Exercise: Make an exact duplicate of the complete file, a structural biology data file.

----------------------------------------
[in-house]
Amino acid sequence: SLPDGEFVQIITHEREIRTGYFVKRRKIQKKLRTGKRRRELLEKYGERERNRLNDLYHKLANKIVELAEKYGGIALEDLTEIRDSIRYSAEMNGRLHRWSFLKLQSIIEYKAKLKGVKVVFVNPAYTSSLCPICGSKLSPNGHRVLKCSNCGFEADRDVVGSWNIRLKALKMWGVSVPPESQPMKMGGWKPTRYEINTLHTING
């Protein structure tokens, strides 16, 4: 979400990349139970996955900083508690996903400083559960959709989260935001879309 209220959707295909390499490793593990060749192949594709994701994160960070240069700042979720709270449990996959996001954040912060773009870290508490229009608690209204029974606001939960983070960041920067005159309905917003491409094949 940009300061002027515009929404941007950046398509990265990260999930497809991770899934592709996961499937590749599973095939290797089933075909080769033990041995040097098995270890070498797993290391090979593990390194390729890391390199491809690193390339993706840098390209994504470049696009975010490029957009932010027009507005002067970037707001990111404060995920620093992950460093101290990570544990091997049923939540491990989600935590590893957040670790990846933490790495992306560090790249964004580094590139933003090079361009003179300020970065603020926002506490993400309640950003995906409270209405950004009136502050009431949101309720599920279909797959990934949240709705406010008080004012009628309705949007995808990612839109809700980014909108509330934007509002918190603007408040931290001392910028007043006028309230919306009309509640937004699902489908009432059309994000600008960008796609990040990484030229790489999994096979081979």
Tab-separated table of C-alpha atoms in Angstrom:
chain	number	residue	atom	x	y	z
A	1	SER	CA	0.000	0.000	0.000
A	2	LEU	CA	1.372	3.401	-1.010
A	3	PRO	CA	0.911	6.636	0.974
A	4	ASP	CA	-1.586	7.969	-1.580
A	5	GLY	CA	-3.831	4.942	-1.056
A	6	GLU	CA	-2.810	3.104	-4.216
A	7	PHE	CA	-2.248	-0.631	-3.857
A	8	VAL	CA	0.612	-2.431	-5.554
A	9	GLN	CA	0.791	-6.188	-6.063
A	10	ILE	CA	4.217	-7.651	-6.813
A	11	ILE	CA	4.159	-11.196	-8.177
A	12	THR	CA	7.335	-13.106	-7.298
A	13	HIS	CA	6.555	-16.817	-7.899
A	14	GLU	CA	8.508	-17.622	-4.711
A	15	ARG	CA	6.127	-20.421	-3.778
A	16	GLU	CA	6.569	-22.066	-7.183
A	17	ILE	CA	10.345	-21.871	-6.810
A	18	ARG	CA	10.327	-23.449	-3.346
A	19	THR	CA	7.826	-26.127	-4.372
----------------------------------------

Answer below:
[in-house]
Amino acid sequence: SLPDGEFVQIITHEREIRTGYFVKRRKIQKKLRTGKRRRELLEKYGERERNRLNDLYHKLANKIVELAEKYGGIALEDLTEIRDSIRYSAEMNGRLHRWSFLKLQSIIEYKAKLKGVKVVFVNPAYTSSLCPICGSKLSPNGHRVLKCSNCGFEADRDVVGSWNIRLKALKMWGVSVPPESQPMKMGGWKPTRYEINTLHTING
């Protein structure tokens, strides 16, 4: 979400990349139970996955900083508690996903400083559960959709989260935001879309 209220959707295909390499490793593990060749192949594709994701994160960070240069700042979720709270449990996959996001954040912060773009870290508490229009608690209204029974606001939960983070960041920067005159309905917003491409094949 940009300061002027515009929404941007950046398509990265990260999930497809991770899934592709996961499937590749599973095939290797089933075909080769033990041995040097098995270890070498797993290391090979593990390194390729890391390199491809690193390339993706840098390209994504470049696009975010490029957009932010027009507005002067970037707001990111404060995920620093992950460093101290990570544990091997049923939540491990989600935590590893957040670790990846933490790495992306560090790249964004580094590139933003090079361009003179300020970065603020926002506490993400309640950003995906409270209405950004009136502050009431949101309720599920279909797959990934949240709705406010008080004012009628309705949007995808990612839109809700980014909108509330934007509002918190603007408040931290001392910028007043006028309230919306009309509640937004699902489908009432059309994000600008960008796609990040990484030229790489999994096979081979």
Tab-separated table of C-alpha atoms in Angstrom:
chain	number	residue	atom	x	y	z
A	1	SER	CA	0.000	0.000	0.000
A	2	LEU	CA	1.372	3.401	-1.010
A	3	PRO	CA	0.911	6.636	0.974
A	4	ASP	CA	-1.586	7.969	-1.580
A	5	GLY	CA	-3.831	4.942	-1.056
A	6	GLU	CA	-2.810	3.104	-4.216
A	7	PHE	CA	-2.248	-0.631	-3.857
A	8	VAL	CA	0.612	-2.431	-5.554
A	9	GLN	CA	0.791	-6.188	-6.063
A	10	ILE	CA	4.217	-7.651	-6.813
A	11	ILE	CA	4.159	-11.196	-8.177
A	12	THR	CA	7.335	-13.106	-7.298
A	13	HIS	CA	6.555	-16.817	-7.899
A	14	GLU	CA	8.508	-17.622	-4.711
A	15	ARG	CA	6.127	-20.421	-3.778
A	16	GLU	CA	6.569	-22.066	-7.183
A	17	ILE	CA	10.345	-21.871	-6.810
A	18	ARG	CA	10.327	-23.449	-3.346
A	19	THR	CA	7.826	-26.127	-4.372